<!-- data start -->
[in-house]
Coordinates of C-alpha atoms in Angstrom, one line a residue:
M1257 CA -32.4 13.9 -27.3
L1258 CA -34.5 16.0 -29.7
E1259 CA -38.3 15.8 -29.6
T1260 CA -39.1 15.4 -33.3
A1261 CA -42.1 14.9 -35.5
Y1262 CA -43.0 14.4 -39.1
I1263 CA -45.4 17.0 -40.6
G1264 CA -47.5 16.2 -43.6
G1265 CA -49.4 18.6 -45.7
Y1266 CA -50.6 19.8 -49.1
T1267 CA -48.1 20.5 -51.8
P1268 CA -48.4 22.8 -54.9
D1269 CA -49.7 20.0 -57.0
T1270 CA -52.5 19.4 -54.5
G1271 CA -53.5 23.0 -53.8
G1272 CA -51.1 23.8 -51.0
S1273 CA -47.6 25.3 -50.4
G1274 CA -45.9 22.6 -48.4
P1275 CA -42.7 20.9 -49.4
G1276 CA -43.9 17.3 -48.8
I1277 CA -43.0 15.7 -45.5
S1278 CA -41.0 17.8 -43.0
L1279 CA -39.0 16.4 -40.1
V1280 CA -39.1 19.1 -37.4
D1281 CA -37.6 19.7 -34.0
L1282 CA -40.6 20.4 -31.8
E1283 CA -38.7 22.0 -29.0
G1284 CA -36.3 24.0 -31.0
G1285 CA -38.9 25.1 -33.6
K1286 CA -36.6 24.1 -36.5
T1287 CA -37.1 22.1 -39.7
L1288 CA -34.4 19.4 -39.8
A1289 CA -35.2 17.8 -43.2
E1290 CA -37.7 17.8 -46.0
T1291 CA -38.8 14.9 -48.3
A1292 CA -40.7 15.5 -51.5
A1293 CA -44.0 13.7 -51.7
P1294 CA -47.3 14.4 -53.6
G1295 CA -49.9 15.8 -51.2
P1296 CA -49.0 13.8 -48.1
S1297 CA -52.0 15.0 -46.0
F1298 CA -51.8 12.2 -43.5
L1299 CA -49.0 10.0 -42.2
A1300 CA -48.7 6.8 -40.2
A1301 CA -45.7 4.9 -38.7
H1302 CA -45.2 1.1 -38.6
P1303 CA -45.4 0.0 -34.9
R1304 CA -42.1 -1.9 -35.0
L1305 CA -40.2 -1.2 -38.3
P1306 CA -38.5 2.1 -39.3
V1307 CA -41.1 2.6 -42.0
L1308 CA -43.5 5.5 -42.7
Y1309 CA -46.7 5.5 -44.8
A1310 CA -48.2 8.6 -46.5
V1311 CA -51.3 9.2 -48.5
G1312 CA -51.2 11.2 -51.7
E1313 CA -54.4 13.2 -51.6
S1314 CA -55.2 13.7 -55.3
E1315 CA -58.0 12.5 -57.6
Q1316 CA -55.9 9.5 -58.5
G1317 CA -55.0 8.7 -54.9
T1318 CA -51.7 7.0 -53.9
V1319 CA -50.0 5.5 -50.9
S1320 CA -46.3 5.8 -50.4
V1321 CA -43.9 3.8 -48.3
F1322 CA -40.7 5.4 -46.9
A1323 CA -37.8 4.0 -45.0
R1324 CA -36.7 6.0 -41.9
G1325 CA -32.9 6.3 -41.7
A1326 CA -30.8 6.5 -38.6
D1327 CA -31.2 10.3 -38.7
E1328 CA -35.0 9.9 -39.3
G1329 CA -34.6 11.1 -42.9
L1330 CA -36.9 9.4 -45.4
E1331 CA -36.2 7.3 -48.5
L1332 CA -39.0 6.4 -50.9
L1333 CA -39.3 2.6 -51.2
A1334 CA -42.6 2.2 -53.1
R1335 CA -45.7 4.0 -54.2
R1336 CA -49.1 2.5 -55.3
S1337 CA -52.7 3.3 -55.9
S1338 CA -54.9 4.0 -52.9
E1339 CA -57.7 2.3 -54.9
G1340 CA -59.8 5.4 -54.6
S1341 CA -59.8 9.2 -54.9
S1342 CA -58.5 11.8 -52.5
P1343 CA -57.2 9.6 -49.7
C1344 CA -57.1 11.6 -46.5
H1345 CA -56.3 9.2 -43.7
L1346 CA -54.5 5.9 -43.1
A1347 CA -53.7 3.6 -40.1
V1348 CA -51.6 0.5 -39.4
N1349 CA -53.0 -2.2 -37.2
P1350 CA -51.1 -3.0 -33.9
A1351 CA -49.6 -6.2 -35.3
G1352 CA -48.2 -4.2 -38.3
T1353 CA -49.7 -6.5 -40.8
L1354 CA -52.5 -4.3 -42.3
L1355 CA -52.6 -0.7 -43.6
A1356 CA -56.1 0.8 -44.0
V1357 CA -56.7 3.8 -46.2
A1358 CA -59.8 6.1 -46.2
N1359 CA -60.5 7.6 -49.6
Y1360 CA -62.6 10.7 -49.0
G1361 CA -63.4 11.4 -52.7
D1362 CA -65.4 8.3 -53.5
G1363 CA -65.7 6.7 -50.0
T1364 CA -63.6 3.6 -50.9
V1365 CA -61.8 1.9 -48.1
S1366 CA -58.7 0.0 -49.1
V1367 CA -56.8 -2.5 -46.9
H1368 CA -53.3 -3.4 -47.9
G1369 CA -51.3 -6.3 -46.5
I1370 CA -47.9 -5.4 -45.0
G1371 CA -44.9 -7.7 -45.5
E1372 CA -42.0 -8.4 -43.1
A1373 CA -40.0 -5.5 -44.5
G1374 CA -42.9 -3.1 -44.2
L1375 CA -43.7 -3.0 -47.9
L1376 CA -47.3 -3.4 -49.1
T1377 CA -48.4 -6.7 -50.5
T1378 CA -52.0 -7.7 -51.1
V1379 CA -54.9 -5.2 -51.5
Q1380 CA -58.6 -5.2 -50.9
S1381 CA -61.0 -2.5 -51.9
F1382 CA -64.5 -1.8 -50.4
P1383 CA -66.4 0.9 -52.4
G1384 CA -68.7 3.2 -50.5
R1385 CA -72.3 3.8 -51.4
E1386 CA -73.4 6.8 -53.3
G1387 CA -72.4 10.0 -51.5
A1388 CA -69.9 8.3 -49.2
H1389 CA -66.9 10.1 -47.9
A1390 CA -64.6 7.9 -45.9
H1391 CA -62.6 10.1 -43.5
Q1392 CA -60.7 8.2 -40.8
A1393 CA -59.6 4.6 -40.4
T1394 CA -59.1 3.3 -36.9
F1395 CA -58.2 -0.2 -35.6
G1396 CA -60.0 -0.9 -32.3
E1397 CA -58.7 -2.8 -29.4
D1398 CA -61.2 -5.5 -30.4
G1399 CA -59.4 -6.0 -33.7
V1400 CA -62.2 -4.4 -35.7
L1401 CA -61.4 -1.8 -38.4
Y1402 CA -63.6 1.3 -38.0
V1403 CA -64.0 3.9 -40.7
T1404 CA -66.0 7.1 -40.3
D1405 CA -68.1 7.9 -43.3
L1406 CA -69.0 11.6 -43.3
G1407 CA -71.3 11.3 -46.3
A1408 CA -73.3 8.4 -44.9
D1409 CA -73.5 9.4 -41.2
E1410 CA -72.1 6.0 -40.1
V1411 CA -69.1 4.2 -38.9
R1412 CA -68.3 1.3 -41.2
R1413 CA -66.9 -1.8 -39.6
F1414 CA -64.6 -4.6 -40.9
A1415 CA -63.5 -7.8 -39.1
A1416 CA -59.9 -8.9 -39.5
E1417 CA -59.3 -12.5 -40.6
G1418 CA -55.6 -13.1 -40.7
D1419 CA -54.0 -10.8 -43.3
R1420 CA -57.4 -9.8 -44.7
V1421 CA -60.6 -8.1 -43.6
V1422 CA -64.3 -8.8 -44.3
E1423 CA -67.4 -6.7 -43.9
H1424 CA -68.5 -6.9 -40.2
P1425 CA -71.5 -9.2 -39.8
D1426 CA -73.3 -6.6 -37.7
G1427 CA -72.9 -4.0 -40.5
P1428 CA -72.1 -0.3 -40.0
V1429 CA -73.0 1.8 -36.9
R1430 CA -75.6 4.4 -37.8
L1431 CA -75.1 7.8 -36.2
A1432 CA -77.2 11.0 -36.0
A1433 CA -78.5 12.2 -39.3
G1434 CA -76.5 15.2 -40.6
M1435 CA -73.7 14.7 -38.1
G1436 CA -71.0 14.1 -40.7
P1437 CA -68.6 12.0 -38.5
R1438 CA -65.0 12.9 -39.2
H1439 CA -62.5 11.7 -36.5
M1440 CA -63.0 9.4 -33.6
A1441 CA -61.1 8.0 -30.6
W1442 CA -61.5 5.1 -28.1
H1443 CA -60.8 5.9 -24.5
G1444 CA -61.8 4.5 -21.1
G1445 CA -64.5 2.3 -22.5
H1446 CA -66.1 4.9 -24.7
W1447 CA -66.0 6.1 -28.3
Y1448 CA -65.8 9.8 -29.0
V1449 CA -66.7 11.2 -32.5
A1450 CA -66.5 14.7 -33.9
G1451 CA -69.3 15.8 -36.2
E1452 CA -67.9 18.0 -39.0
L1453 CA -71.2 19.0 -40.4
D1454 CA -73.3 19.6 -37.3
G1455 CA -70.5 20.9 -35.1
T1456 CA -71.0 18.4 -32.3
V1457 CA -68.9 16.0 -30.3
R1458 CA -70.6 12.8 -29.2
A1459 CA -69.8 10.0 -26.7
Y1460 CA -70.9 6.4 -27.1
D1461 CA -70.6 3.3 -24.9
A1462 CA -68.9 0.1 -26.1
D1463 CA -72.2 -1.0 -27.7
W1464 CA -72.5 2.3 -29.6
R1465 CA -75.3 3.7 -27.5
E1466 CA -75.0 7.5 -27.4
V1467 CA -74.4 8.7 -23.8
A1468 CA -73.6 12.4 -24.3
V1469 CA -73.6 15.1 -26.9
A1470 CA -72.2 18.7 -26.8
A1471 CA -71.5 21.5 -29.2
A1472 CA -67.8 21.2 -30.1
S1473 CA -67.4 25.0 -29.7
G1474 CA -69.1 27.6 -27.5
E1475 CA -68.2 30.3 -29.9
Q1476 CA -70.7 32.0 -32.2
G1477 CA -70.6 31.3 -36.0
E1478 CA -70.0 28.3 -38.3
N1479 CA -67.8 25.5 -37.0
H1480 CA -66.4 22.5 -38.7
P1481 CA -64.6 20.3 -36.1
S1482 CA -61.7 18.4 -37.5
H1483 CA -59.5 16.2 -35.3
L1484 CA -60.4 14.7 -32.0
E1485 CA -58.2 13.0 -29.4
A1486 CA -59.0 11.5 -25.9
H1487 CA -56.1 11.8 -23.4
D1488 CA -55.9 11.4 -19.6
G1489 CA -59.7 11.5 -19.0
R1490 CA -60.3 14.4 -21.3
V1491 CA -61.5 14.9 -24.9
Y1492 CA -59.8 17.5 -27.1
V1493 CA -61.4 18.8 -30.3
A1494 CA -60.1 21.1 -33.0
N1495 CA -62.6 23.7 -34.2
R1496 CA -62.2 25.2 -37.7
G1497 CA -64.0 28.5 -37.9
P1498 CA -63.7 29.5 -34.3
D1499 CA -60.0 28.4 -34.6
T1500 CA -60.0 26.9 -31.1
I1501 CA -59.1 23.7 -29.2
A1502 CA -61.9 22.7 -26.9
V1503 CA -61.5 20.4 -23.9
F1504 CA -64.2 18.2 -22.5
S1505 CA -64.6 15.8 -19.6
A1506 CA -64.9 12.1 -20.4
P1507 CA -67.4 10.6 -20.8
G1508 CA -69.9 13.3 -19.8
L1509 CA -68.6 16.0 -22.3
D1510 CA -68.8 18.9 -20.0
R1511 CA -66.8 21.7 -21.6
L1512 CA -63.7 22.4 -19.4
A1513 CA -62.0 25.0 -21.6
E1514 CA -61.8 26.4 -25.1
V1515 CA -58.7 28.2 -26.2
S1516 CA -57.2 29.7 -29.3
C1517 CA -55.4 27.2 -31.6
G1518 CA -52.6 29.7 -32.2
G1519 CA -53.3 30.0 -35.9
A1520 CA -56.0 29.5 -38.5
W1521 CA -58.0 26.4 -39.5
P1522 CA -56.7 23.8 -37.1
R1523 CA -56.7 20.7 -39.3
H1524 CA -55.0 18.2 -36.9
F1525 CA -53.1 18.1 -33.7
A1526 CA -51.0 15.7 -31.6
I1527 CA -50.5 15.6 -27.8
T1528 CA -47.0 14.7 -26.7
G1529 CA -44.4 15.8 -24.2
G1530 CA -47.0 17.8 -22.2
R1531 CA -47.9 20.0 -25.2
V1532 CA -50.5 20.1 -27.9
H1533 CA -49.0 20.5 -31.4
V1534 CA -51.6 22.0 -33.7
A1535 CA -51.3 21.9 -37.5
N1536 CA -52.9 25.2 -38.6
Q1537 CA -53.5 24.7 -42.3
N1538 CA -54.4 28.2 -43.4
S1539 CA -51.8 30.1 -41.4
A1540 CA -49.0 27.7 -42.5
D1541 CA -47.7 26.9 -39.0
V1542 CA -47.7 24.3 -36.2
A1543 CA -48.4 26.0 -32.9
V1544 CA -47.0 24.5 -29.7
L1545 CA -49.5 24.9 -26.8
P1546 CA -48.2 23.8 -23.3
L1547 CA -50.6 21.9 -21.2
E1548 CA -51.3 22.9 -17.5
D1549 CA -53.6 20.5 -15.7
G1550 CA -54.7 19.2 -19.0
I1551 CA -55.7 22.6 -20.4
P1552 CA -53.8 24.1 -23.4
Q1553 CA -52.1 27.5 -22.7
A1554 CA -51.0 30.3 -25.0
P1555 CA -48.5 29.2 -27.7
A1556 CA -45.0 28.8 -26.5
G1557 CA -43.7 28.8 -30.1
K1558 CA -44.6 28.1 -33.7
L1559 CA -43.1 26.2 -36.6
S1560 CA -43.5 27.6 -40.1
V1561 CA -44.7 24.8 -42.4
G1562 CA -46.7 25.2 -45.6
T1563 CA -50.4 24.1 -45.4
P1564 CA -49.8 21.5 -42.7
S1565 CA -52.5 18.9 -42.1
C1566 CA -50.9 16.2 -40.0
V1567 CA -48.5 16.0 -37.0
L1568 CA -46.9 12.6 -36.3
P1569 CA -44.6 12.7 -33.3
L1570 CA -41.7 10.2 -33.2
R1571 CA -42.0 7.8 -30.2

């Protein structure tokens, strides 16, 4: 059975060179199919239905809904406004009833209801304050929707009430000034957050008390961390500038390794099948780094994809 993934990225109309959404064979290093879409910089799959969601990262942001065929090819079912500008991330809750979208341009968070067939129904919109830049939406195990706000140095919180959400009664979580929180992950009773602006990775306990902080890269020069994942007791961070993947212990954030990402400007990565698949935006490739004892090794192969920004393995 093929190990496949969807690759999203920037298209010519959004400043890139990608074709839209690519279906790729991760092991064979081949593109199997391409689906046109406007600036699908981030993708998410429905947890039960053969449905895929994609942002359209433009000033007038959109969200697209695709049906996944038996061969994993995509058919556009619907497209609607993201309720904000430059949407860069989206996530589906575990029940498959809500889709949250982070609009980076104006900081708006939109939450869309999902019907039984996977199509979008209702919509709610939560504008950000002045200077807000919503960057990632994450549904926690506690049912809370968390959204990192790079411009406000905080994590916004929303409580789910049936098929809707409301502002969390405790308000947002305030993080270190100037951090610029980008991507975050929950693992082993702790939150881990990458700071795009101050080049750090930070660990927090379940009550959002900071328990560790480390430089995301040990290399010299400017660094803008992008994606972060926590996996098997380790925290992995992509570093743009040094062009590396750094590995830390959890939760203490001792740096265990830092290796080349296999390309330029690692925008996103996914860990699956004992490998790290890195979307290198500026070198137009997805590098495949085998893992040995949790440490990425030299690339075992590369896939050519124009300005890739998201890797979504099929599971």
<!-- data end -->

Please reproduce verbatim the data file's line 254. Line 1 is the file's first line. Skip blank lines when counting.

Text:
G1508 CA -69.9 13.3 -19.8